Thursday, May 5, 2016

"Days of '49" Wagon Train Parade

Living history exhibits are extremely important when trying to teach others about days gone by. That is true today since a lot of young people see history as boring and not interesting.

Events like the Kit Carson Mountain Men "Days of '49" Wagon Train shows the public just how "The 49ers" traveled from the East over the Great Plains to California.

The "Days of '49" is the perfect living history classroom because people are taken in by the wonder of the covered wagons, the assorted breeds of horses, the mules, the teamsters, the cowboy and cowgirl reenactors, and the beauty of the parade. The entire presentation teaches how life was during the great Western migration from Missouri to Oregon and California from the 1830's to 1869.

The Amador County annual event, the colorful Kit Carson Mountain Men "Days of '49 Wagon Train" re-enactment through the California Gold Country was held last weekend April 28th to May 1st.

The authentic wagon train of a dozen horse-drawn covered wagons followed California's "Golden Highway," more commonly known as Highway 49, on a 3 day journey. They started at an encampment at the Amador County Fairgrounds in Plymouth, and headed south through Drytown, Amador City, Sutter Creek, and into Jackson. All as a celebration of California’s pioneer heritage.

Of course, the public was encouraged to join in on the fun and visit with the teamsters, the cowboys and cowgirls, and the other reenactors at the various stops along the way.

While it started last Thursday when Highway 49 became a wagon train trail, Saturday the wagon train was camped at the Kennedy Mine. All of the wagon train reenactors and the public were welcome to enjoy a barbecue dinner and a Gold Rush variety show on the Kennedy Mine Amphitheatre outdoor stage.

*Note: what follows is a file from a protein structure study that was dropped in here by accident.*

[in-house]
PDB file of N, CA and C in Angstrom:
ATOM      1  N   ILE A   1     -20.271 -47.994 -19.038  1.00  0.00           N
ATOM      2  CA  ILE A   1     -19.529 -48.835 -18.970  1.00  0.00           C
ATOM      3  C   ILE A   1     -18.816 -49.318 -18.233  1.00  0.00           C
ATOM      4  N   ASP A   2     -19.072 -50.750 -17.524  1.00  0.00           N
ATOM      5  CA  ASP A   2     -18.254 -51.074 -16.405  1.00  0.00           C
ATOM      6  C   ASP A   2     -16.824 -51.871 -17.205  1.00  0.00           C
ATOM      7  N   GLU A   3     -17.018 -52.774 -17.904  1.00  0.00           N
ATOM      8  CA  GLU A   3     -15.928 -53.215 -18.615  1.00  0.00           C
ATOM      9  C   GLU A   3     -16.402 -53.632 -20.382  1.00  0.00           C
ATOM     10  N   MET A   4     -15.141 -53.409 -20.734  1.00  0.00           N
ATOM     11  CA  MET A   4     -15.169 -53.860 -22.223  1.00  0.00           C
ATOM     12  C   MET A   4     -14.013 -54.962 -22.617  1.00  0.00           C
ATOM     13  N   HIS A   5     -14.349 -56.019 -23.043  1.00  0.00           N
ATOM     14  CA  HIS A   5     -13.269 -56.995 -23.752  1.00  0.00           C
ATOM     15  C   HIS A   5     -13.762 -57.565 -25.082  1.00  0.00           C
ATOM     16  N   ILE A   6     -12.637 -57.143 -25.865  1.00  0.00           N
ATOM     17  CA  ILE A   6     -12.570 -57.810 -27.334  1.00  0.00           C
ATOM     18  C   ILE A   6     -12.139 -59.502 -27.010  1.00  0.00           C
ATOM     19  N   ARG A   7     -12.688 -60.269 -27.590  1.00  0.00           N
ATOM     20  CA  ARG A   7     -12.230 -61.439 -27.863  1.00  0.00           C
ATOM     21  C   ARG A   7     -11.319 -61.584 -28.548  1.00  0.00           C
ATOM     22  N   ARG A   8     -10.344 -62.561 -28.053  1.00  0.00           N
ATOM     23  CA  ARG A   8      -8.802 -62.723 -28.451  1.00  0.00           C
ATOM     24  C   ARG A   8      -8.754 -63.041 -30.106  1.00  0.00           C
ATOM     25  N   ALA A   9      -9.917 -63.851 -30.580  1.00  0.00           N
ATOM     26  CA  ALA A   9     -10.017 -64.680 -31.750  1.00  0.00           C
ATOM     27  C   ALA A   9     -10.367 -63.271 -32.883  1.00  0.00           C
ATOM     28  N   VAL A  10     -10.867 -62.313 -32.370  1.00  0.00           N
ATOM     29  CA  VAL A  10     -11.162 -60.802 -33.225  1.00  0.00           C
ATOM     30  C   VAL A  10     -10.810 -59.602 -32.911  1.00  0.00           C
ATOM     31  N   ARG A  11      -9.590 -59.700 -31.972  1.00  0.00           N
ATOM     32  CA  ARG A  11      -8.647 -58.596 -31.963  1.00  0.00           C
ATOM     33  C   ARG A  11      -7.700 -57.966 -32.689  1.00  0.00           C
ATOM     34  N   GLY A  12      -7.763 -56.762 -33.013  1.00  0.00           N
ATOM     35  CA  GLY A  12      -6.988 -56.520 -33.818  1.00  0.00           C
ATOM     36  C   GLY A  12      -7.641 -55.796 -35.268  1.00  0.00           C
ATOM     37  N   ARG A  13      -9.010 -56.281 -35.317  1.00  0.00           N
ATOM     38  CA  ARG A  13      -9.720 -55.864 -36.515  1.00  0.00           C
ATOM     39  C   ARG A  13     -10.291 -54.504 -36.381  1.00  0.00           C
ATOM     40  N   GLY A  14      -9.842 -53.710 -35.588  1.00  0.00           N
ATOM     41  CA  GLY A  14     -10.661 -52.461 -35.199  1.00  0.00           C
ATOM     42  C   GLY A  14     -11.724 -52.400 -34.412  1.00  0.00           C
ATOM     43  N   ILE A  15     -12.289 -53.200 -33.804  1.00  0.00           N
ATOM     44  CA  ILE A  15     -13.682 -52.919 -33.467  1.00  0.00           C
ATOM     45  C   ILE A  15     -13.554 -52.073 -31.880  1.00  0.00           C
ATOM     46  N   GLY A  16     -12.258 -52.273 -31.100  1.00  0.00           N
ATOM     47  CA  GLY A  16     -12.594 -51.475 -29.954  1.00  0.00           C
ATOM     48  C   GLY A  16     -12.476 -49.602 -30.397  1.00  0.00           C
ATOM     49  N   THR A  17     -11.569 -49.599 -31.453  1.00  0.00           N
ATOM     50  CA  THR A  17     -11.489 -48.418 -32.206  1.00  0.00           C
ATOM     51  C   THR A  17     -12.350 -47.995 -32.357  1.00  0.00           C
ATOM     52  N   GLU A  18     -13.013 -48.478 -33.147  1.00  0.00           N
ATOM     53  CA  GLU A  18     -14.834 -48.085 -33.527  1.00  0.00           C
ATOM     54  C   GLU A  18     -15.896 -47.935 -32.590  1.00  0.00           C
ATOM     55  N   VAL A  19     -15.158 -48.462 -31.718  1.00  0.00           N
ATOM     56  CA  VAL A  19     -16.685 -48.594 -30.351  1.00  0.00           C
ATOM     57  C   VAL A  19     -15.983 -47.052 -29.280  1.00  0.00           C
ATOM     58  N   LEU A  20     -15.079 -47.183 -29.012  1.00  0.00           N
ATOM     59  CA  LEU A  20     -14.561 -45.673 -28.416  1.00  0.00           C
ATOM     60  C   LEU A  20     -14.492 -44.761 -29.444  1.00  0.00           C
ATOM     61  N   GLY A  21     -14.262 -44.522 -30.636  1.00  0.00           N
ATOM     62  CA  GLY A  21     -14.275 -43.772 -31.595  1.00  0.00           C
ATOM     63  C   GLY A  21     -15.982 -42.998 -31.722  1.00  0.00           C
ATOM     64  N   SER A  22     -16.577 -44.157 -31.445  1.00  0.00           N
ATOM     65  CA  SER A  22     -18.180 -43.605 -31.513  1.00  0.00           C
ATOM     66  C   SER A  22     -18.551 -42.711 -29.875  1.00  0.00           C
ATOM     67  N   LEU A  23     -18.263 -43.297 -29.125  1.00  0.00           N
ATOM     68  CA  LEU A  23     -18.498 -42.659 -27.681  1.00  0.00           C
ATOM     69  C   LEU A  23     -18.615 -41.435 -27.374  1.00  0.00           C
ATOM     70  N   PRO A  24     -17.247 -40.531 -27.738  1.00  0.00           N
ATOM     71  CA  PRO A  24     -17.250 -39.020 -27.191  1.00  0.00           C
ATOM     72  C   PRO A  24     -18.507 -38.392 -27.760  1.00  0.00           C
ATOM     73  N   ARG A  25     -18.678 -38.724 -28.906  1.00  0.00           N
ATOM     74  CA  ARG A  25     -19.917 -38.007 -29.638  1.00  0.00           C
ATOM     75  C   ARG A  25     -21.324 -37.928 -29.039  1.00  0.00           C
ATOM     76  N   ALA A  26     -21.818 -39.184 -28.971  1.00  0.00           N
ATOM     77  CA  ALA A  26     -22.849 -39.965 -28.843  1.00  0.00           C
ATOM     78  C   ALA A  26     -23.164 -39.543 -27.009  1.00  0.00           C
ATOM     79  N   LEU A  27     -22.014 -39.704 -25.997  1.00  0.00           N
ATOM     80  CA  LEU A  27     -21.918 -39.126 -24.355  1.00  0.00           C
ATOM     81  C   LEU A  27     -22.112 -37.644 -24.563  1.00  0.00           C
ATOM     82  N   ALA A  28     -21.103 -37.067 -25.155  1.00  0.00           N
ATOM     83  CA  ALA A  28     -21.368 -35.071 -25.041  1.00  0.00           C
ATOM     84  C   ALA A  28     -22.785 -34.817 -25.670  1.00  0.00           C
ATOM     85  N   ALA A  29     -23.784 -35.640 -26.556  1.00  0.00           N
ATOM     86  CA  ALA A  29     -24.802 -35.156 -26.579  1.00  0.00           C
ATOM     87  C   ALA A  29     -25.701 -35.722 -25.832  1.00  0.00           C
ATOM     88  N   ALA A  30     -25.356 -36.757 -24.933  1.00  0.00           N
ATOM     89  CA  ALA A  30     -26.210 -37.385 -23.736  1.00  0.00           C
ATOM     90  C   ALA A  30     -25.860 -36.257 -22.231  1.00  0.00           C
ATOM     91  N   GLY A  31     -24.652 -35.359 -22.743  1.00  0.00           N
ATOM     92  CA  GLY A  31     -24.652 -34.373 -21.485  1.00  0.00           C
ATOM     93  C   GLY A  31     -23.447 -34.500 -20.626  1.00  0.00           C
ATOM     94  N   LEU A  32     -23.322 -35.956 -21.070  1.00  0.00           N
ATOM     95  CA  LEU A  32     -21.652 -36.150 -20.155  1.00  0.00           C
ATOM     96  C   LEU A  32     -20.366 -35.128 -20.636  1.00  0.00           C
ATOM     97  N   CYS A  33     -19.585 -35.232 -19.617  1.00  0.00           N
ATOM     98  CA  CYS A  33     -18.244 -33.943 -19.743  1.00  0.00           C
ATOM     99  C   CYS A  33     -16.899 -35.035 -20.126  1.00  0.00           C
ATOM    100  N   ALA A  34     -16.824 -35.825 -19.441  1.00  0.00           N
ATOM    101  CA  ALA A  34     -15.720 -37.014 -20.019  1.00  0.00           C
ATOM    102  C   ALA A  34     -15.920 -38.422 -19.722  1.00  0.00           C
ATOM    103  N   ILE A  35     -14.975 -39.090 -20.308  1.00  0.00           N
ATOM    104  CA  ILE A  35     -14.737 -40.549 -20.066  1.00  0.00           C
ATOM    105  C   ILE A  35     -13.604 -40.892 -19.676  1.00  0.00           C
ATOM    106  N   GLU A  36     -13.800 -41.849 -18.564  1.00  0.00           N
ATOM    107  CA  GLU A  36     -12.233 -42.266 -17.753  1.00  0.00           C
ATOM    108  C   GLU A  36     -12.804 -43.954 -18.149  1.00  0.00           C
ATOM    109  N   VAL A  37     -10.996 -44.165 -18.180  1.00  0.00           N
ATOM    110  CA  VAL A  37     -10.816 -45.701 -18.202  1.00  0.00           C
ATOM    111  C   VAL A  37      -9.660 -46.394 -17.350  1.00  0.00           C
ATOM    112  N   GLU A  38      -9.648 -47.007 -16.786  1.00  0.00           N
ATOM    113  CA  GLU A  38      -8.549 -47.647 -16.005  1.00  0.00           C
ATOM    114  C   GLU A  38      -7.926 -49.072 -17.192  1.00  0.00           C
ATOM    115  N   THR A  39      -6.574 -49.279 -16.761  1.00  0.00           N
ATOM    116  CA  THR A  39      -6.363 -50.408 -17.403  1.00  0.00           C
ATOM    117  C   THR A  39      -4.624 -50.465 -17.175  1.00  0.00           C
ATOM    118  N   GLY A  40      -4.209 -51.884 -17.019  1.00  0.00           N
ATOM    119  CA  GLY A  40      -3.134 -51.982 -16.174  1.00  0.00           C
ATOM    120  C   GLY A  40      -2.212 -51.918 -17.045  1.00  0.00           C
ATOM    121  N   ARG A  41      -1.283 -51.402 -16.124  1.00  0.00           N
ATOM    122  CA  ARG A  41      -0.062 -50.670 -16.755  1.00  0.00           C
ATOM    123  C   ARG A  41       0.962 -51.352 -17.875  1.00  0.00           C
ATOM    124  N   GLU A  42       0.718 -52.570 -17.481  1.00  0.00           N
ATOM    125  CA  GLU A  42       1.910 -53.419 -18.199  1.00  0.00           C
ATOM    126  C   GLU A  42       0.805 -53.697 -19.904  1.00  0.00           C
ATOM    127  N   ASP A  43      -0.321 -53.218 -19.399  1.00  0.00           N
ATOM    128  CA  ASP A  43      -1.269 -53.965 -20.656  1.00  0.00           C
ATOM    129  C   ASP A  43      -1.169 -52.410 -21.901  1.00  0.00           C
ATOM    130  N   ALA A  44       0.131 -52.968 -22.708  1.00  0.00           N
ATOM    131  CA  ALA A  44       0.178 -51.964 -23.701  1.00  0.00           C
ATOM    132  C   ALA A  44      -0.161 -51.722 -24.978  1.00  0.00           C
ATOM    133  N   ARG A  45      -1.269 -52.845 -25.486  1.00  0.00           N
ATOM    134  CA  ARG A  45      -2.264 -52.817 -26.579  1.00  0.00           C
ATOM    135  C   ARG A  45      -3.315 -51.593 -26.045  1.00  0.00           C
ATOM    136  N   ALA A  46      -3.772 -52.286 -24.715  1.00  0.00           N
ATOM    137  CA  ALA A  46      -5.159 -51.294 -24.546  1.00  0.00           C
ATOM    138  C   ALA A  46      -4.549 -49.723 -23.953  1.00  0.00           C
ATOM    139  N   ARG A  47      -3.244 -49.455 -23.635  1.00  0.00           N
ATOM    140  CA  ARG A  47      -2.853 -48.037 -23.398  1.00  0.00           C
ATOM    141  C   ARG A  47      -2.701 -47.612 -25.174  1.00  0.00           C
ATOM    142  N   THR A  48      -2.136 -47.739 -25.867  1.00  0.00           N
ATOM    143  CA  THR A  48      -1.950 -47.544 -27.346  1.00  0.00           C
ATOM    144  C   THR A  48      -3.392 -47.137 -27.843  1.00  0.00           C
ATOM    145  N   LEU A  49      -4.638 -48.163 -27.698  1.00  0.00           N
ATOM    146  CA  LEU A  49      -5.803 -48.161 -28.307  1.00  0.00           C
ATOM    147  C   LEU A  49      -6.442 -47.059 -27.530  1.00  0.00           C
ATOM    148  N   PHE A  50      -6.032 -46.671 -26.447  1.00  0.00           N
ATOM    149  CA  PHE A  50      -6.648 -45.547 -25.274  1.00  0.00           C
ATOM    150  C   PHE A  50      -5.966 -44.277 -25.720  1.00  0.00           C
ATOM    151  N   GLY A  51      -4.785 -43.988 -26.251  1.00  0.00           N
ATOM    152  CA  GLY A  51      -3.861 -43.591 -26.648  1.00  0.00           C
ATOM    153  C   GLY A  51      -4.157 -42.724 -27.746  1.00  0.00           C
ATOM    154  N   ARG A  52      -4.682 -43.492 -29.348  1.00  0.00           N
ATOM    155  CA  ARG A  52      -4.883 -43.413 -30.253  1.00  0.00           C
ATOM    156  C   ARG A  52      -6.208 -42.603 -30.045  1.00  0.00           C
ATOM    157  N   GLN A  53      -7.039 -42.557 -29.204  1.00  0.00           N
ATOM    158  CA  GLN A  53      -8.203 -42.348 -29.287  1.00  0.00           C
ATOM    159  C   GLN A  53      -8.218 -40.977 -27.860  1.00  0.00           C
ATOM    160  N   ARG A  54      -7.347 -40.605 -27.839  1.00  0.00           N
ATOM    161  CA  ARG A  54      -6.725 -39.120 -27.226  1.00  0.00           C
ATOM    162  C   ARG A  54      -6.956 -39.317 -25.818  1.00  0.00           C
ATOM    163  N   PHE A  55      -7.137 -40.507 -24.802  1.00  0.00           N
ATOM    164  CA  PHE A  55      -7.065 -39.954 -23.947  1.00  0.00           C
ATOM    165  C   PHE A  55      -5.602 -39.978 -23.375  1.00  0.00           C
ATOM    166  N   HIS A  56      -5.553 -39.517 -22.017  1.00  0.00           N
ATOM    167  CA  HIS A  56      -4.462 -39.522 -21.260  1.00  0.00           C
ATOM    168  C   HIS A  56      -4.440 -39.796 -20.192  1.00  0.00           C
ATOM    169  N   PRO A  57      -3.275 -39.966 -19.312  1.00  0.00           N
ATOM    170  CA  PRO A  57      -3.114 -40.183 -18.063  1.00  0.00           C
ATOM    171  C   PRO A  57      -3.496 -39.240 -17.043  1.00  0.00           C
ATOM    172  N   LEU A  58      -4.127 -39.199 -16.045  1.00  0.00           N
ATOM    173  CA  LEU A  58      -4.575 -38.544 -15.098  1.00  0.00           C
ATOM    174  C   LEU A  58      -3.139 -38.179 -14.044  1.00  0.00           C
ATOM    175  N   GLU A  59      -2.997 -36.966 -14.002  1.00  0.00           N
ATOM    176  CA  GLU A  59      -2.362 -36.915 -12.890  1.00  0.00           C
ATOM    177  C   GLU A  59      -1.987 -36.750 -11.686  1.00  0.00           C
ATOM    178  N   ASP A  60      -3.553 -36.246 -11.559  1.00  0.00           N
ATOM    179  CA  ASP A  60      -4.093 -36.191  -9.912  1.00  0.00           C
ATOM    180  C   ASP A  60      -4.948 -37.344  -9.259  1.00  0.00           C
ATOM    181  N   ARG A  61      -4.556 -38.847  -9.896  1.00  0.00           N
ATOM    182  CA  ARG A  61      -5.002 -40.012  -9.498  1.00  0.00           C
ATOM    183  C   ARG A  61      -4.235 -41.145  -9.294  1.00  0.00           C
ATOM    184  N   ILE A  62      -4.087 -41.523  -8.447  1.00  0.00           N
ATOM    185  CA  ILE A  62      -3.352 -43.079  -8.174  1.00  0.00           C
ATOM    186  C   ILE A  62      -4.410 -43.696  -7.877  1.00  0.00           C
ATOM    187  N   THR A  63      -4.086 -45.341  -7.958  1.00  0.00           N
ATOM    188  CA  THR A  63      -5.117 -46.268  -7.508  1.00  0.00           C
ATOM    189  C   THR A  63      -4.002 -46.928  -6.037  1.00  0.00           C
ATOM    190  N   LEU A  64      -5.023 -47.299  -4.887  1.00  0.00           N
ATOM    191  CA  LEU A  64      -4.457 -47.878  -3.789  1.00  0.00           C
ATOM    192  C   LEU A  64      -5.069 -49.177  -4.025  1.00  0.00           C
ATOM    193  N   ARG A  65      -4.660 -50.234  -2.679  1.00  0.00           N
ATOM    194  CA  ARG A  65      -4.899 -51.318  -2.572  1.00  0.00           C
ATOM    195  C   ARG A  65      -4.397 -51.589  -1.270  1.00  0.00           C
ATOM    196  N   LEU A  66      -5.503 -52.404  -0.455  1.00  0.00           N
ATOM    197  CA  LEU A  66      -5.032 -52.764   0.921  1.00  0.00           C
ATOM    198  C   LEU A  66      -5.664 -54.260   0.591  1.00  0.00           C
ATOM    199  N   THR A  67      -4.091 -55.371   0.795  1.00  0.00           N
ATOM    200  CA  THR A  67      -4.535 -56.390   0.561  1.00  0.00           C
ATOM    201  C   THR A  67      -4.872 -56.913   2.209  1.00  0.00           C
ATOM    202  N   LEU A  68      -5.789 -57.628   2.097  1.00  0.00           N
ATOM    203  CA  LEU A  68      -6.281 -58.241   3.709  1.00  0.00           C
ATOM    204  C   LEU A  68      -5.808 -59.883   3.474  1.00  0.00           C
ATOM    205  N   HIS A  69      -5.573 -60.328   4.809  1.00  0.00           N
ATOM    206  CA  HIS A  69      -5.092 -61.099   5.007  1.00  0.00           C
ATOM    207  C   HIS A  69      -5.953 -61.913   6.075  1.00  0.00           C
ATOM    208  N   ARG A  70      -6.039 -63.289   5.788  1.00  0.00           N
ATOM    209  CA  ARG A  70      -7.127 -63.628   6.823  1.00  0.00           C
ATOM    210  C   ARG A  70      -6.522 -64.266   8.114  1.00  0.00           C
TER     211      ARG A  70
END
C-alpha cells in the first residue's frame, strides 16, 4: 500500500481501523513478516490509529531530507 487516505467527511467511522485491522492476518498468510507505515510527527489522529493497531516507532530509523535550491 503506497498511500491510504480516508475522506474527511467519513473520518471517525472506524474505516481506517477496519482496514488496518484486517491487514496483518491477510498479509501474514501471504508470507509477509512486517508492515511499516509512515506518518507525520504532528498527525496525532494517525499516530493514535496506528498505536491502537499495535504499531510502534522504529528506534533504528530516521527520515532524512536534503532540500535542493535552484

The great food was catered by the wonderful folks of the Laughton Ranch. The music was great and everyone enjoyed the entertainment, the horses, the vintage wagons, and of course those who were making the effort to keep Old West history alive.

While my wife and I sat eating, we struck up a conversation with another couple sitting near us. Come to find out, they owned one of the covered wagons. Well, soon enough, we started talking history of the wagon trains and their love of the history of that era. 

Yes, Dennis and Antonia Amaral have been involved in wagon trains, the horses needed to pull them, the equipment, tack, and all other aspects of what's needed for wagons for a little over 8 years. And yes, I enjoyed hearing how they actually put on presentations about wagons and other aspects of Old West history at local schools up near their home in Pilot Hill.

They are great folks who are just as friendly as one could wish to meet. I loved how they were so involved in keeping our Old West history alive. I admired both for their dedication in getting every little detail historically accurate. And yes, I admired how they endured my questions and didn't find me too much of a bother.

On Sunday, May 1st, the Wagon Train left their Kennedy Mine encampment and traveled down Jackson Gate Road and then onto North Main Street to Main Street Jackson.

By 11:00am, more or less, the Kit Carson Mountain Men Wagon Train "Days of '49" Parade began at Main Street Jackson. And yes, all who lined the streets included my wife and I were there for the parade. This time, I had my camera ready to take as many pictures as possible.

After the parade, the Wagon Train returned to their camp at historic Kennedy Mine near the iconic Kennedy Tailing Wheels and the head frame of one the deepest gold mines in the world. It was then that my wife and I got a chance to talk with Dennis and Antonia about their wagon which come to find out has a history all its own.

In the case of Dennis and Antonia's wagon, it originated from the Ponderosa Ranch. Yes, when the famed Bonanza television set finally closed its doors as a tourist attraction in 2004, they were able to acquire one of the wagons. 

I had visited the Ponderosa in Lake Tahoe a few times. The last time I visited the Ponderosa was in 1999. And yes, it was one of those places where Old West history jumped out at you from just about everywhere. 

Many think the Ponderosa Ranch was just the Cartwright home, but it was a lot more. Fact is, the whole "set" had parts of Virginia City just out of view of the cameras when shooting the scenes at their home. Yes, besides the Cartwright home, the main attraction was the ranch's version of Virginia City.